Frederick I. Ordway III, 87, of Huntsville, passed away Tuesday. He was predeceased by his wife, Maria Victoria Ordway.
Born in New York City and raised in Maine, Fred Ordway was educated in geosciences at Harvard University and did graduate work at the Sorbonne and other institutions abroad. Among his first positions out of school was with a mining company and later became an early employee of Reaction Motors, Inc. (RMI) of New Jersey, a pioneering American liquid propellant rocket. Ordway later moved on to Republic Aviation, Inc. in Farmingdale, NY. Through a meeting with his good friend Arthur C. Clarke, the noted science fiction author, Ordway was contacted by film director Stanley Kubrick and spent three years working as Kubrick’s technical advisor on the landmark film 2001: A Space Odyssey. After completing his efforts on the film, Ordway was a professor at the University of Alabama in Huntsville, and shortly after became a special assistant to Robert Seamans, the first Director of the Energy Research and Development Agency, now called the Department of Energy (DOE). Fred had a long career at DOE but continued with his lifelong interest in the field of rocketry and space travel. Ordway had written numerous books on space travel, some with Wernher von Braun, and also published over 350 articles.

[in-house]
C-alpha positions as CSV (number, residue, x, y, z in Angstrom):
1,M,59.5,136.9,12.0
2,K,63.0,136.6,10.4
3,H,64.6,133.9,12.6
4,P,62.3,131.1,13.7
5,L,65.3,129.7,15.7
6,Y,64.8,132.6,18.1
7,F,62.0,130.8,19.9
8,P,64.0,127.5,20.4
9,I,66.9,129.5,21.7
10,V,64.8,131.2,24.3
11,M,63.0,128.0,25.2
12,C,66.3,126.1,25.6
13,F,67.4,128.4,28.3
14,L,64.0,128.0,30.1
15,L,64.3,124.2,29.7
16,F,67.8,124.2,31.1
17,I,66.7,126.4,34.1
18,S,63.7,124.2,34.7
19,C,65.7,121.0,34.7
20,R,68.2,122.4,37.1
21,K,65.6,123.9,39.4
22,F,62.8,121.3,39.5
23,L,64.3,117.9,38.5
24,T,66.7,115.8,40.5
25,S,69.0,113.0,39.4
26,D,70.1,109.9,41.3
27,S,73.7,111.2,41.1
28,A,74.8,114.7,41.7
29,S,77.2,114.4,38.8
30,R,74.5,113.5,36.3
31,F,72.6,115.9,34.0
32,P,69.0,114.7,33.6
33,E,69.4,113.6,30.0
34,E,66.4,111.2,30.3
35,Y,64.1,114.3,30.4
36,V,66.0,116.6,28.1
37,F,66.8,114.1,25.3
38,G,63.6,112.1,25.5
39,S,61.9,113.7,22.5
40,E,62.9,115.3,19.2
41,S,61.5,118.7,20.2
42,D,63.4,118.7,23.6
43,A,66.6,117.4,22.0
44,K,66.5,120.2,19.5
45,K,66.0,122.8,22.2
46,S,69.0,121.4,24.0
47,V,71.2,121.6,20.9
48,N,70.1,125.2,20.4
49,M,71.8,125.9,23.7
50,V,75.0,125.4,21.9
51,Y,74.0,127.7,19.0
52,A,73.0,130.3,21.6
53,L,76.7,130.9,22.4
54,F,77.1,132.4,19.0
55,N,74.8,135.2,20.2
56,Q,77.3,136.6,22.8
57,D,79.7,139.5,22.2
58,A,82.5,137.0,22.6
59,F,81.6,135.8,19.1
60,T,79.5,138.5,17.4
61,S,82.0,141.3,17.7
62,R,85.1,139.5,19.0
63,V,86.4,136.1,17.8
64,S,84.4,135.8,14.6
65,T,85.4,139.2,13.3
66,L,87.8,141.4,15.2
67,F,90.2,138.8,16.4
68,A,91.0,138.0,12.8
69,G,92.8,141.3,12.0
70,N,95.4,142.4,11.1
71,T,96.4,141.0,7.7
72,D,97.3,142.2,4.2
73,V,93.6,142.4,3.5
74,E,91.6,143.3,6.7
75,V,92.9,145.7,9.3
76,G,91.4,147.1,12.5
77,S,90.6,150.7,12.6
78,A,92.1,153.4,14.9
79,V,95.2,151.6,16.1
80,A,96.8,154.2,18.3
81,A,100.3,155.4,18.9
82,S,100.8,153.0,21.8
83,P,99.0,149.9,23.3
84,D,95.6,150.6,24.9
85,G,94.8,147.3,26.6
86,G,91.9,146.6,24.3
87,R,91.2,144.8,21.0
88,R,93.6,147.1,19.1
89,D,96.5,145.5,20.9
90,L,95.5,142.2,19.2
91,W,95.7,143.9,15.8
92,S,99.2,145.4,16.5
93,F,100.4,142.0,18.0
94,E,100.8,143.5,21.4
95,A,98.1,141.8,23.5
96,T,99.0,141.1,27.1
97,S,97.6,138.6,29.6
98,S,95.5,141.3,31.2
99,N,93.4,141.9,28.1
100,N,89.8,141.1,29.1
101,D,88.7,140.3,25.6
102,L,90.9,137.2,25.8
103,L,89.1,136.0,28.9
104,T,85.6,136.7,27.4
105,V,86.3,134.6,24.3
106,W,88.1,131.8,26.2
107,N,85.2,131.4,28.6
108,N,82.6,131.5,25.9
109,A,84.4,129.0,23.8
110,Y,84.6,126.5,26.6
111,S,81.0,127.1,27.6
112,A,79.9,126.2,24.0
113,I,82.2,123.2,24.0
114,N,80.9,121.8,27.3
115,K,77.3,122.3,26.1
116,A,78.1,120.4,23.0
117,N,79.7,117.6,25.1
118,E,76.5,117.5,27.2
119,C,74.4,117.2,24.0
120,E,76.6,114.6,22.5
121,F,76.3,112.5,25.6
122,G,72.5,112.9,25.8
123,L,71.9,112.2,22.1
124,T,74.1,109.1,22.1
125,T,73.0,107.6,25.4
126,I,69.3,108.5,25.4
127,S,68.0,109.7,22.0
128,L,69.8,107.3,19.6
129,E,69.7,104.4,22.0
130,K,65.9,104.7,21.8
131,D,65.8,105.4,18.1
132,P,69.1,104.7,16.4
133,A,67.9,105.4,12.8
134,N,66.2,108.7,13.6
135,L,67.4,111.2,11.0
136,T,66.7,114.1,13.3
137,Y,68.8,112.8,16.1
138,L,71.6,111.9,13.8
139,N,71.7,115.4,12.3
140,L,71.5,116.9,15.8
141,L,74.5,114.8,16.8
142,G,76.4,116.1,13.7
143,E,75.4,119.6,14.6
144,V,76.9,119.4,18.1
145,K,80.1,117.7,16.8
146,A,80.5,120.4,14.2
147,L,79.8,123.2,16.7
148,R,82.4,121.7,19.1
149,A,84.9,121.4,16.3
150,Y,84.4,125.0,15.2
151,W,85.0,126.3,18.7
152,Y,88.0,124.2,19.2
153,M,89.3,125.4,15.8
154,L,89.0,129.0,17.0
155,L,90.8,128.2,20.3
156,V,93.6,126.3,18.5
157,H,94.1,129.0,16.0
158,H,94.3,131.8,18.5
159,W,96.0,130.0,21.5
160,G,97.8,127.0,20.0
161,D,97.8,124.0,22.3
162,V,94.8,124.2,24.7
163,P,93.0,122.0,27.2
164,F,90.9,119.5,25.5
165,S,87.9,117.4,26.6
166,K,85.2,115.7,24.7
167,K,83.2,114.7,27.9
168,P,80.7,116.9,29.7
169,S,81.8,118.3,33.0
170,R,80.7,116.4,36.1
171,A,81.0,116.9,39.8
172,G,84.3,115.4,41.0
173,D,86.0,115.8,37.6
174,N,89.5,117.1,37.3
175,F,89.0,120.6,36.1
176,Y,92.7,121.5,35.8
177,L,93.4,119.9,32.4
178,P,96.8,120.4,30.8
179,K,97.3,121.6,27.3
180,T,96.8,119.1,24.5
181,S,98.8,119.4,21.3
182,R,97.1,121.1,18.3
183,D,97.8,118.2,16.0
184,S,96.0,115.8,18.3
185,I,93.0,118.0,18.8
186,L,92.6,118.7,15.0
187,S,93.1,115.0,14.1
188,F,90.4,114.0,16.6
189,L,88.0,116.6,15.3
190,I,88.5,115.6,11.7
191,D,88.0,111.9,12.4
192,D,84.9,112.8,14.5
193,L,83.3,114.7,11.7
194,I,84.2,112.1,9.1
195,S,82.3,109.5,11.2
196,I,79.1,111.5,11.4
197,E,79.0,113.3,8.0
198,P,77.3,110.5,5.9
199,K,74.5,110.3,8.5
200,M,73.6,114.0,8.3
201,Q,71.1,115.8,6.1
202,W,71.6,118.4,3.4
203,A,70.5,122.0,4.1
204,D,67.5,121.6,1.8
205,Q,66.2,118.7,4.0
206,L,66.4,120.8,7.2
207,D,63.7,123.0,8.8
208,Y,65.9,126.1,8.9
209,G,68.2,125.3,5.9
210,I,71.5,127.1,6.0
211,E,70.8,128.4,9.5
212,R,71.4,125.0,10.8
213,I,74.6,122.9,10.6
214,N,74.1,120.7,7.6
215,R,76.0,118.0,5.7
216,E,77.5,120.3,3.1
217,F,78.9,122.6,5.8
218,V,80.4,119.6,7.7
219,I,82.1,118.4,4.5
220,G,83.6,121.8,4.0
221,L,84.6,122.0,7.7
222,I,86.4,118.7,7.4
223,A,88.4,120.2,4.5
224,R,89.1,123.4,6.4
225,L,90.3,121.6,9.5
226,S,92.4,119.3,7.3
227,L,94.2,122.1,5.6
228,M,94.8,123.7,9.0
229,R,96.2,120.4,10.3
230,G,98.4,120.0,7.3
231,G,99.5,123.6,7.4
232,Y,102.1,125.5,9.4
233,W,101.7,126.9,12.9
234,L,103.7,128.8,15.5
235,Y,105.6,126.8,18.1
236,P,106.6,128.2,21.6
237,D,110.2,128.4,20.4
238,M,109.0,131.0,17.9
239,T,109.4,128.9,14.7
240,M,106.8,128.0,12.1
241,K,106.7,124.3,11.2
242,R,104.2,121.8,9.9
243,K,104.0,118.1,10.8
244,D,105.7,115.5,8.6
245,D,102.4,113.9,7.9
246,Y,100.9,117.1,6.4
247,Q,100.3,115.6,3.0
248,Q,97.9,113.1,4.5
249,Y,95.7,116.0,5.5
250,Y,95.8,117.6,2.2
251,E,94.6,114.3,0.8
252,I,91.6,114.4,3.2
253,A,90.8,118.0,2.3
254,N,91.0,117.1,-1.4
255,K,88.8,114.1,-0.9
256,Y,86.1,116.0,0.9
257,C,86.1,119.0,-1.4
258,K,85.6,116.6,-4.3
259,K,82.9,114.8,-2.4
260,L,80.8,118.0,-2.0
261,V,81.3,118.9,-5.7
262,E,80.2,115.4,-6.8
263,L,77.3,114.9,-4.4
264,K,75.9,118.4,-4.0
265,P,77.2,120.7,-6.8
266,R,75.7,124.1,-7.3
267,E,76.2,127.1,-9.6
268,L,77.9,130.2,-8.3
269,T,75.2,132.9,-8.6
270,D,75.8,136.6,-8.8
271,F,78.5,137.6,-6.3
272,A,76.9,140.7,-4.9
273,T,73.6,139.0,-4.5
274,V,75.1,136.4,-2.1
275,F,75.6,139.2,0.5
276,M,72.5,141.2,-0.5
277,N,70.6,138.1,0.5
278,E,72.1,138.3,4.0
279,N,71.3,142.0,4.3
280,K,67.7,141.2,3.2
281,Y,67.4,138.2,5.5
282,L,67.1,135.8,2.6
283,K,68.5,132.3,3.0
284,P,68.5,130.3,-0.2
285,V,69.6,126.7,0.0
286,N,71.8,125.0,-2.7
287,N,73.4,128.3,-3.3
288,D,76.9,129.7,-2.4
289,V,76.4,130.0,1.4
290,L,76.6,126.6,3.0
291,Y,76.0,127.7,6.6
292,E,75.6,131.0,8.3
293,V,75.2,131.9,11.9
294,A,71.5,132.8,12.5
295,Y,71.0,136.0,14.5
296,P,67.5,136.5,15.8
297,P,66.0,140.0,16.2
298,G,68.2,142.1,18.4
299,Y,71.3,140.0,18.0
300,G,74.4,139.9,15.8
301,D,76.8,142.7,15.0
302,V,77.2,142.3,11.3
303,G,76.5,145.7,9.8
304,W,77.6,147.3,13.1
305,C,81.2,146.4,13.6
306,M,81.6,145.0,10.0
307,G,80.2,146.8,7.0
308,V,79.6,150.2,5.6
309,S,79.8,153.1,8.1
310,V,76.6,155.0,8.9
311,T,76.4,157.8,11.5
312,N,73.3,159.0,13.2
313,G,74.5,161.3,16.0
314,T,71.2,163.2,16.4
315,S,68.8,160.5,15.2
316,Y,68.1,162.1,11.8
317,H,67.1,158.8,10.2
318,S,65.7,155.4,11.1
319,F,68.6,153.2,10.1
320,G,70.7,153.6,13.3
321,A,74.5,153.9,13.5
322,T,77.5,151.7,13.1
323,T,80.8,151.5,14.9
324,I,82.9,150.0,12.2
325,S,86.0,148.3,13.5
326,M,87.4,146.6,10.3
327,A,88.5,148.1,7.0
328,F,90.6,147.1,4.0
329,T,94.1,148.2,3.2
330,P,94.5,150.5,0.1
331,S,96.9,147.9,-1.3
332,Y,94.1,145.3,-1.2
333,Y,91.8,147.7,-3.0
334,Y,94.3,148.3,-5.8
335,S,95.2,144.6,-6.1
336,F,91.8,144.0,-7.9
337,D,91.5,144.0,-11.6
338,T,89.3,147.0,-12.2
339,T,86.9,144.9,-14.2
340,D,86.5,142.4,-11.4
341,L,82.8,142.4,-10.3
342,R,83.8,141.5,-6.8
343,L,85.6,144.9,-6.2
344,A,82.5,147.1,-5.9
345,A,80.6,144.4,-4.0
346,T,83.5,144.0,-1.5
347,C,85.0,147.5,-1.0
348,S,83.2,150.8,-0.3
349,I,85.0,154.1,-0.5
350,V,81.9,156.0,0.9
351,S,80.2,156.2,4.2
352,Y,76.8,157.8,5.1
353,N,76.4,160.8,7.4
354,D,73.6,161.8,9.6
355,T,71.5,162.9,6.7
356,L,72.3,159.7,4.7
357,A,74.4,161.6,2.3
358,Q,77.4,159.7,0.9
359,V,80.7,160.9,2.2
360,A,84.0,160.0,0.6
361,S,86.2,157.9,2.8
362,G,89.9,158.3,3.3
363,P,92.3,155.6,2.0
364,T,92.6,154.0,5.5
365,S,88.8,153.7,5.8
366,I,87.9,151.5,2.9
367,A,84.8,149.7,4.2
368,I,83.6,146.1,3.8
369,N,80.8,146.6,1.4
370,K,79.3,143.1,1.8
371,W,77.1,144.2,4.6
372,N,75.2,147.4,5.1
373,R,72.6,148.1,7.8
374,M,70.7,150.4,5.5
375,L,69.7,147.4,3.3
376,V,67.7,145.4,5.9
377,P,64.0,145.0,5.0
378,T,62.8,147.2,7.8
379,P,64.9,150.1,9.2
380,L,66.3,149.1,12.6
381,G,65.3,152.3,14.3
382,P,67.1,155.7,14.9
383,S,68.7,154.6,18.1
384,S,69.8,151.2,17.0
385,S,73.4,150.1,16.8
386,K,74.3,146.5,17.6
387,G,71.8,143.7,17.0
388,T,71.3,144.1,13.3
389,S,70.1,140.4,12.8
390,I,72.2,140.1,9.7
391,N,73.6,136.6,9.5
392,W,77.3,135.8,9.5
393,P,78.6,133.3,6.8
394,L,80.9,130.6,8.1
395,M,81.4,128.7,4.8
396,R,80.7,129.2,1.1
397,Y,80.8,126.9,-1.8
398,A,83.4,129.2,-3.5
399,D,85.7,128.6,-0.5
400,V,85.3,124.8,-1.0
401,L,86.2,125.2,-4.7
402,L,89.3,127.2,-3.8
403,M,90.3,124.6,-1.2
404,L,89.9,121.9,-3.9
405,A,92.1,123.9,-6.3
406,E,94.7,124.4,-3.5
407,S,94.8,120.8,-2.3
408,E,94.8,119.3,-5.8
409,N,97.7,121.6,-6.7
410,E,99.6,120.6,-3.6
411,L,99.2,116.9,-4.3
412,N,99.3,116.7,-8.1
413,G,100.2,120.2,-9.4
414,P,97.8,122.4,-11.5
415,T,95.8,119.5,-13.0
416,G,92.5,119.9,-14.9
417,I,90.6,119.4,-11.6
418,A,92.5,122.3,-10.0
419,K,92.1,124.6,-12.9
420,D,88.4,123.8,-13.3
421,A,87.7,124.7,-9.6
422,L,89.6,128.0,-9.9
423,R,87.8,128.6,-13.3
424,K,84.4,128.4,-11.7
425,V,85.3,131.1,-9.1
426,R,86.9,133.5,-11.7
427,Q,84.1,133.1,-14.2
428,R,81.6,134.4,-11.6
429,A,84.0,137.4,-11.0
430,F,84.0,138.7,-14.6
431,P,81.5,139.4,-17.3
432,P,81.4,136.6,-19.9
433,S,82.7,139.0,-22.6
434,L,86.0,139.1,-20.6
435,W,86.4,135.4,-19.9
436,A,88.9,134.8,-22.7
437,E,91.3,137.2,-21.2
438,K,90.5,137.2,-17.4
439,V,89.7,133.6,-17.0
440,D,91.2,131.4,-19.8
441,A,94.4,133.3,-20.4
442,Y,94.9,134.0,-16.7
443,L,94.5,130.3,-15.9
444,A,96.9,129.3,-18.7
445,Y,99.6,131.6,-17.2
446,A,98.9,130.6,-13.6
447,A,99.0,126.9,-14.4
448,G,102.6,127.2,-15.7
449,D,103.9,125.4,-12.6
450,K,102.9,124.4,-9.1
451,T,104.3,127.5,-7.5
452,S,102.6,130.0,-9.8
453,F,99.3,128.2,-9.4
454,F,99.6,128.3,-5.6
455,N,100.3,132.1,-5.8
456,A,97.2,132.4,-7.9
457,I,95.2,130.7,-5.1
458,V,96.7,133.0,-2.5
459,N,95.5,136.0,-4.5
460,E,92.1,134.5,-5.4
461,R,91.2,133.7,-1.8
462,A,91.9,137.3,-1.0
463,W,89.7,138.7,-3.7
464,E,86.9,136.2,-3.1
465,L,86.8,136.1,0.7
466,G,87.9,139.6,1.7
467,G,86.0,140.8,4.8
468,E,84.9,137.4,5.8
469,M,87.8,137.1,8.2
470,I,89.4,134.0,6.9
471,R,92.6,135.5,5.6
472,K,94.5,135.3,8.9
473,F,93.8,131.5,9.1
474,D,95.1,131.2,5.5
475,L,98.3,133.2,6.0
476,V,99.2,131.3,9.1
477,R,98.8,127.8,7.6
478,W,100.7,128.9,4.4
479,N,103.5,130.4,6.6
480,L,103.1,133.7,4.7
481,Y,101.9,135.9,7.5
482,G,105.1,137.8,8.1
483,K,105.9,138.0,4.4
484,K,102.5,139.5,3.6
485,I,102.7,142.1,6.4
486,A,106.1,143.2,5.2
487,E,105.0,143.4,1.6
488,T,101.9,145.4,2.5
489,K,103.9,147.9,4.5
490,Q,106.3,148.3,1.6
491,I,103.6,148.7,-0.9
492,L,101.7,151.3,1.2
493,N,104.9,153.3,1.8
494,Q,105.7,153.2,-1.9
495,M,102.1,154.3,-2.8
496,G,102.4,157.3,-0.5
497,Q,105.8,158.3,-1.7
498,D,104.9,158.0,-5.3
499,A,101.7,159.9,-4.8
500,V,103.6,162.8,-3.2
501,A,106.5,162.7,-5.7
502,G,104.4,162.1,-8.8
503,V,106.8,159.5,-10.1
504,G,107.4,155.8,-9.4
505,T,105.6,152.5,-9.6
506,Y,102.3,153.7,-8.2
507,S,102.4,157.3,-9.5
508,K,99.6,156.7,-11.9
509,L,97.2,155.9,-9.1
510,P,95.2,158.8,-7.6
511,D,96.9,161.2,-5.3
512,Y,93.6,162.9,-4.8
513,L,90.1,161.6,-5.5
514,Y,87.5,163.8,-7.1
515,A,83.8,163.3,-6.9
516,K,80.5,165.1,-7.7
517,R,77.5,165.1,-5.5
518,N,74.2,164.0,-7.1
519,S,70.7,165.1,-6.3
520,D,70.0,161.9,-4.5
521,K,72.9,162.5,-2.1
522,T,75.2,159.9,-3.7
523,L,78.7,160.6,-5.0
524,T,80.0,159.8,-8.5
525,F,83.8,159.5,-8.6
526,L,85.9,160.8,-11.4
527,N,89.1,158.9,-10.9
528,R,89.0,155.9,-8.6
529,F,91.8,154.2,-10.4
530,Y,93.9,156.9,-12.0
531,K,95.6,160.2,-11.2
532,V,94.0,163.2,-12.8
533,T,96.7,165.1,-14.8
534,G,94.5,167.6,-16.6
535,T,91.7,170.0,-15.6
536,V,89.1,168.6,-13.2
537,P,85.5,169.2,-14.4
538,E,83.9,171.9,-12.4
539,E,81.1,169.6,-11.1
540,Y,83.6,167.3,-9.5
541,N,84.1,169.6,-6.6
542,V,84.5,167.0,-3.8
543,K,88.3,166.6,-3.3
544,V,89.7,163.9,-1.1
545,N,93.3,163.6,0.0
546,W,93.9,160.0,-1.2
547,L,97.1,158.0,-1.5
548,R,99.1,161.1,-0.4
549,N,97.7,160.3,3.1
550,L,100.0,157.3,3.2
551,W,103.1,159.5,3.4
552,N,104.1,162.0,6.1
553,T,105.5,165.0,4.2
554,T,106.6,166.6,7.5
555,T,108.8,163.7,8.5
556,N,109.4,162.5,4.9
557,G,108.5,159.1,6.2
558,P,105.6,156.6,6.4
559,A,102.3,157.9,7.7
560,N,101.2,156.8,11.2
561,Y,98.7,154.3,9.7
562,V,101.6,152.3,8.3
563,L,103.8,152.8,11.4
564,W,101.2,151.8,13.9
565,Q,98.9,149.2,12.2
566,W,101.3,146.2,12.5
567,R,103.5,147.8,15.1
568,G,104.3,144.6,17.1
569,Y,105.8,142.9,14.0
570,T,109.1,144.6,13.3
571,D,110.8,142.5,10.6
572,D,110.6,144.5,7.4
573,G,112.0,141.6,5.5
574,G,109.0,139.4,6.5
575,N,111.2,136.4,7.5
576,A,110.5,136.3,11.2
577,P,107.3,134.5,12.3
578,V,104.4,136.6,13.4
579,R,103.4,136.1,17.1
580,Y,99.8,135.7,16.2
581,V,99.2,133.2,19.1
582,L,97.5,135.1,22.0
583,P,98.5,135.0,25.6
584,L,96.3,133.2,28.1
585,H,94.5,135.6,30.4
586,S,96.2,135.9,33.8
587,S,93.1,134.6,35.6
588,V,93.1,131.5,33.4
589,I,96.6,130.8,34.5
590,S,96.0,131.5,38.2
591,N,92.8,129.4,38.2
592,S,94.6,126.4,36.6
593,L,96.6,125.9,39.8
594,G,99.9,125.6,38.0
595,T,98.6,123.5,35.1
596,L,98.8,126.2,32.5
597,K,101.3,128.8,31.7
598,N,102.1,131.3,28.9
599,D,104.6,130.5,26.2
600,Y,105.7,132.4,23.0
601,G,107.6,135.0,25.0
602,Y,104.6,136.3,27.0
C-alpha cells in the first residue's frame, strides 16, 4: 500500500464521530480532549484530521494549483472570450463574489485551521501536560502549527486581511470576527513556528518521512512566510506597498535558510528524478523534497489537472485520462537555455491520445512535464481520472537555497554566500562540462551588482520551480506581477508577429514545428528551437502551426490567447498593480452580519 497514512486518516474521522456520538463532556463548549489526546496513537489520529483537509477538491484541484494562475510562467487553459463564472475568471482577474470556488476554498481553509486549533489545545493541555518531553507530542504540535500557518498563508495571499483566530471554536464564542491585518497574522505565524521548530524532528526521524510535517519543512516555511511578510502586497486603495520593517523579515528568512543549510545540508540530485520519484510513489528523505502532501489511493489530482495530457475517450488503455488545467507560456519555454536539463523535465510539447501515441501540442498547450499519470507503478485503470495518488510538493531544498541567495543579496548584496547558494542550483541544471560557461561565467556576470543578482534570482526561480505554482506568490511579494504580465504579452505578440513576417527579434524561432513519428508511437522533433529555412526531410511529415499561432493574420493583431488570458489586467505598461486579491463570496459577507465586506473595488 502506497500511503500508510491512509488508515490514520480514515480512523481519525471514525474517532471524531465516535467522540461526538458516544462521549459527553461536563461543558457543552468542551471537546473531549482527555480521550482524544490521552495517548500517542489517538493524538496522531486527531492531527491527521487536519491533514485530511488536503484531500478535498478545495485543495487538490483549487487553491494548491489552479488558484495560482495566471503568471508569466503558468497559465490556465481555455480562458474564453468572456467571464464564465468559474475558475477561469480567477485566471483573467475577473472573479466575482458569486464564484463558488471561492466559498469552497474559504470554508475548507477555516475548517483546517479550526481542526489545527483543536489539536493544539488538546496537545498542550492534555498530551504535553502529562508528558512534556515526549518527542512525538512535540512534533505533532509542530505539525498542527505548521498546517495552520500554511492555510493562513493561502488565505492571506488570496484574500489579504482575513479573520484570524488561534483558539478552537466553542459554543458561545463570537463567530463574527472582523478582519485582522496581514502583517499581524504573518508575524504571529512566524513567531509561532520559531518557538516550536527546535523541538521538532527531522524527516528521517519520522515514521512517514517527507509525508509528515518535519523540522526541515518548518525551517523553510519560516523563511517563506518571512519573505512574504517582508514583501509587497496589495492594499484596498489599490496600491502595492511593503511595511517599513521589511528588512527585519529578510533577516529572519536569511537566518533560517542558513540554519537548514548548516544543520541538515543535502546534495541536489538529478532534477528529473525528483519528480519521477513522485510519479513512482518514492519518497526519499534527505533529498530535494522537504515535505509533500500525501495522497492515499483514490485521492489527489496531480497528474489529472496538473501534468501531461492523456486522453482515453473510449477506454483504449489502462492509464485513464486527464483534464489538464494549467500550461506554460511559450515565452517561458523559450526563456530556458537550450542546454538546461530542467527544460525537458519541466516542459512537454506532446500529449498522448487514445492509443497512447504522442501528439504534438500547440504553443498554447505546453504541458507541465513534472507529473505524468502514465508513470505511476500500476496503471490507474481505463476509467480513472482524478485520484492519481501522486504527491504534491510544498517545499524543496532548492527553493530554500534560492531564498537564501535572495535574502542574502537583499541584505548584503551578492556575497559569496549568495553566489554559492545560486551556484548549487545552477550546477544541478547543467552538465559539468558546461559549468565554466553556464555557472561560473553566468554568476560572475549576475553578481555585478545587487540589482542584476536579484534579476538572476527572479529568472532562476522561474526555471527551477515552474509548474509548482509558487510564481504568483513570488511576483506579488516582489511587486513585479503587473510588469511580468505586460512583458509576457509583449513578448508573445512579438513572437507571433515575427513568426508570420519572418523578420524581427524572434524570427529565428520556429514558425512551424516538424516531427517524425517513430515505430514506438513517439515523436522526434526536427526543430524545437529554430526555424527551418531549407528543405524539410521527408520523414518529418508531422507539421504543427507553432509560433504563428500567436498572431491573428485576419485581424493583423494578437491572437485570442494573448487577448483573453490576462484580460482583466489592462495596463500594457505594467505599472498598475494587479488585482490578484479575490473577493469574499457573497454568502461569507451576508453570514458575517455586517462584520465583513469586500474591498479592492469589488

Survivors include sons, Frederick I. Ordway IV and Albert James Ordway, both of Huntsville; daughter, Marisol O. Lambert of Powhatan, VA; and five grandchildren.
A private family service will be held at a later date.
In lieu of flowers, memorials may be made to The American Cancer Society or to the U.S. Space and Rocket Center Foundation, 1 Tranquility Base, Huntsville, AL 35805.